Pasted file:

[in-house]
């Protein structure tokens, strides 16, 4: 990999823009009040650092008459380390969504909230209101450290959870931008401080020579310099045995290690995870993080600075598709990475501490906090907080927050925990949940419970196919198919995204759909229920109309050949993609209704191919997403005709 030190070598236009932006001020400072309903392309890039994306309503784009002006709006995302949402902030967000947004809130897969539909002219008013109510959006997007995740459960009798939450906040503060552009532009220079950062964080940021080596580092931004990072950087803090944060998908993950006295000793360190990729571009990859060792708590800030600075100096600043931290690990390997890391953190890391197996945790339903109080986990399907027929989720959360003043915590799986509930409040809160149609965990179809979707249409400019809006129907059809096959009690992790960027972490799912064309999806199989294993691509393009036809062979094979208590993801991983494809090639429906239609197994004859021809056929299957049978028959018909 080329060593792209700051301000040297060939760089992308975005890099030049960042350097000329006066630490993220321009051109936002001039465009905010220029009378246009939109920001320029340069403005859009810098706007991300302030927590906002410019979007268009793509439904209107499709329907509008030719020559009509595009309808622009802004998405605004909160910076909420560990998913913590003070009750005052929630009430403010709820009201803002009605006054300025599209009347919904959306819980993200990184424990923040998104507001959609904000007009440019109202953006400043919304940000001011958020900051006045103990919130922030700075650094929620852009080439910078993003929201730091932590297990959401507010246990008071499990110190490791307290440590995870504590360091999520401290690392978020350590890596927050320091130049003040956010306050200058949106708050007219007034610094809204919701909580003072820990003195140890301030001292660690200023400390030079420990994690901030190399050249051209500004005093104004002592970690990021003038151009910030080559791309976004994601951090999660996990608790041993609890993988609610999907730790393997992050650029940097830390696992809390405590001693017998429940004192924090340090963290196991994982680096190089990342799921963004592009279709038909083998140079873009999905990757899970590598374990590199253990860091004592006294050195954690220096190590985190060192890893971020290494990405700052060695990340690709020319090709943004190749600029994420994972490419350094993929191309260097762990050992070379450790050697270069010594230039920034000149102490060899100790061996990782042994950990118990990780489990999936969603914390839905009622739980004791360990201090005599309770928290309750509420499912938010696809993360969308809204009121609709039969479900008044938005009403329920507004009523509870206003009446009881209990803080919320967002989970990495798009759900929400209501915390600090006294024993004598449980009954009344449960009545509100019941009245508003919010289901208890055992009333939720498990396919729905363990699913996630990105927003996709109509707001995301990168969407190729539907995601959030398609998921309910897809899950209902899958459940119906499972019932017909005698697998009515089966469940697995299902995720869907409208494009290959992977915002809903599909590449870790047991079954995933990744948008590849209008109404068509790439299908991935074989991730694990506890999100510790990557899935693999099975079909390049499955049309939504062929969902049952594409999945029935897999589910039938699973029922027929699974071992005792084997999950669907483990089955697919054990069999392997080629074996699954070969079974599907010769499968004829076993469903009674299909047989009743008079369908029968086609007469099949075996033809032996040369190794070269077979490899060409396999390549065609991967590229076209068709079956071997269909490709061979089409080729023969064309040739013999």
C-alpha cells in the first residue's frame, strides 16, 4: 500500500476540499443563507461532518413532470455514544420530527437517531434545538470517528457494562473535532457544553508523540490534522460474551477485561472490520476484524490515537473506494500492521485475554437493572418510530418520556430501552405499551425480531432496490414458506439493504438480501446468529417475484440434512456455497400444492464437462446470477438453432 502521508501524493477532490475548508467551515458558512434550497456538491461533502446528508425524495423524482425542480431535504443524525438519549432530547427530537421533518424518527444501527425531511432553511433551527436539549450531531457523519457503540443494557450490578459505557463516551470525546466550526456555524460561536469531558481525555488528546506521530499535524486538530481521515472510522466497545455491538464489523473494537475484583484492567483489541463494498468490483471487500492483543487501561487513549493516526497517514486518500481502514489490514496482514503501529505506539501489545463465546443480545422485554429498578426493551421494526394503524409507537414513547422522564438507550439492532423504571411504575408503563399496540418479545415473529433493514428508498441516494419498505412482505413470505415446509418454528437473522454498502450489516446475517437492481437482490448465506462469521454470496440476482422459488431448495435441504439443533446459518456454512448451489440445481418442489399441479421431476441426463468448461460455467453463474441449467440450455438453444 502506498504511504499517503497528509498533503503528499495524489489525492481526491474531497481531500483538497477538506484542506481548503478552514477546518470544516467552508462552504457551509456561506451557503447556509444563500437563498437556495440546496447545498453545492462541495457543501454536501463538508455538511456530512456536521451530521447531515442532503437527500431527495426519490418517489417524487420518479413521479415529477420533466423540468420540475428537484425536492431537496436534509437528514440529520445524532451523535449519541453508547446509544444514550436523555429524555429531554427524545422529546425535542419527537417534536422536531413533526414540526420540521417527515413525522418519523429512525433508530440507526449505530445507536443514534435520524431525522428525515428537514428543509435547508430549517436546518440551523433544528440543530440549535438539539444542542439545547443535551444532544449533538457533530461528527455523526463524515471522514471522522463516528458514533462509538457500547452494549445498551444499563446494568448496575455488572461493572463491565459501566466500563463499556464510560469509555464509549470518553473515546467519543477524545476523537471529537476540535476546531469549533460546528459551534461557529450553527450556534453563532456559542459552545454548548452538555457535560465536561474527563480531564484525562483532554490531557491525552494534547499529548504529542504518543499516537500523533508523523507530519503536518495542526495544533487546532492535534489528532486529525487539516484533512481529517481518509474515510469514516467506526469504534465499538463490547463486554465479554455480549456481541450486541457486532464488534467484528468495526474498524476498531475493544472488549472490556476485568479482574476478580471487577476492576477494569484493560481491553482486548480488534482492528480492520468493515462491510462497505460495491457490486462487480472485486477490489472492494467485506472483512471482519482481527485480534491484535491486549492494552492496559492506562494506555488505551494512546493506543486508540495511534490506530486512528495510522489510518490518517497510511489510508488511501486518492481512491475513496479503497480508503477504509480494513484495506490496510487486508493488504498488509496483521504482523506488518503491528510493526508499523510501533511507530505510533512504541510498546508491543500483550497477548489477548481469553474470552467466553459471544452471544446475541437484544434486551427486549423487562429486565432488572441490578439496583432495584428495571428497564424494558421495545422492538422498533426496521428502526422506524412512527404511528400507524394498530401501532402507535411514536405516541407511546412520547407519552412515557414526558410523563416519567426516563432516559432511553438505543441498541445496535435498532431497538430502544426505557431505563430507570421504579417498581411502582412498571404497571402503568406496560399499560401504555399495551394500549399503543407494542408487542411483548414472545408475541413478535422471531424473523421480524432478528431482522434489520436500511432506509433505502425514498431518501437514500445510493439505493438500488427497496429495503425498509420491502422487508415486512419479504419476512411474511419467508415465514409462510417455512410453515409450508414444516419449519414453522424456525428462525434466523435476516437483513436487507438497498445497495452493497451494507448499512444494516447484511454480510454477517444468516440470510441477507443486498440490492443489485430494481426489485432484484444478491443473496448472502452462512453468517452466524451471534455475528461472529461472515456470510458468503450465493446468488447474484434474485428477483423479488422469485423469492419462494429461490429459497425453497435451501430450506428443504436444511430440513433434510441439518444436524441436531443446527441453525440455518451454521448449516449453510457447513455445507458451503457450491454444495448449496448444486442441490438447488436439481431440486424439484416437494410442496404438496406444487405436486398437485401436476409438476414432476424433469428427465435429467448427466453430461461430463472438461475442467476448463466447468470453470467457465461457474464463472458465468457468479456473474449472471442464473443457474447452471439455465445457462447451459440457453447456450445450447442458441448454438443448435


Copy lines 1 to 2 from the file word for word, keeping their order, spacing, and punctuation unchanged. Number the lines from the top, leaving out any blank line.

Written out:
[in-house]
């Protein structure tokens, strides 16, 4: 990999823009009040650092008459380390969504909230209101450290959870931008401080020579310099045995290690995870993080600075598709990475501490906090907080927050925990949940419970196919198919995204759909229920109309050949993609209704191919997403005709 030190070598236009932006001020400072309903392309890039994306309503784009002006709006995302949402902030967000947004809130897969539909002219008013109510959006997007995740459960009798939450906040503060552009532009220079950062964080940021080596580092931004990072950087803090944060998908993950006295000793360190990729571009990859060792708590800030600075100096600043931290690990390997890391953190890391197996945790339903109080986990399907027929989720959360003043915590799986509930409040809160149609965990179809979707249409400019809006129907059809096959009690992790960027972490799912064309999806199989294993691509393009036809062979094979208590993801991983494809090639429906239609197994004859021809056929299957049978028959018909 080329060593792209700051301000040297060939760089992308975005890099030049960042350097000329006066630490993220321009051109936002001039465009905010220029009378246009939109920001320029340069403005859009810098706007991300302030927590906002410019979007268009793509439904209107499709329907509008030719020559009509595009309808622009802004998405605004909160910076909420560990998913913590003070009750005052929630009430403010709820009201803002009605006054300025599209009347919904959306819980993200990184424990923040998104507001959609904000007009440019109202953006400043919304940000001011958020900051006045103990919130922030700075650094929620852009080439910078993003929201730091932590297990959401507010246990008071499990110190490791307290440590995870504590360091999520401290690392978020350590890596927050320091130049003040956010306050200058949106708050007219007034610094809204919701909580003072820990003195140890301030001292660690200023400390030079420990994690901030190399050249051209500004005093104004002592970690990021003038151009910030080559791309976004994601951090999660996990608790041993609890993988609610999907730790393997992050650029940097830390696992809390405590001693017998429940004192924090340090963290196991994982680096190089990342799921963004592009279709038909083998140079873009999905990757899970590598374990590199253990860091004592006294050195954690220096190590985190060192890893971020290494990405700052060695990340690709020319090709943004190749600029994420994972490419350094993929191309260097762990050992070379450790050697270069010594230039920034000149102490060899100790061996990782042994950990118990990780489990999936969603914390839905009622739980004791360990201090005599309770928290309750509420499912938010696809993360969308809204009121609709039969479900008044938005009403329920507004009523509870206003009446009881209990803080919320967002989970990495798009759900929400209501915390600090006294024993004598449980009954009344449960009545509100019941009245508003919010289901208890055992009333939720498990396919729905363990699913996630990105927003996709109509707001995301990168969407190729539907995601959030398609998921309910897809899950209902899958459940119906499972019932017909005698697998009515089966469940697995299902995720869907409208494009290959992977915002809903599909590449870790047991079954995933990744948008590849209008109404068509790439299908991935074989991730694990506890999100510790990557899935693999099975079909390049499955049309939504062929969902049952594409999945029935897999589910039938699973029922027929699974071992005792084997999950669907483990089955697919054990069999392997080629074996699954070969079974599907010769499968004829076993469903009674299909047989009743008079369908029968086609007469099949075996033809032996040369190794070269077979490899060409396999390549065609991967590229076209068709079956071997269909490709061979089409080729023969064309040739013999």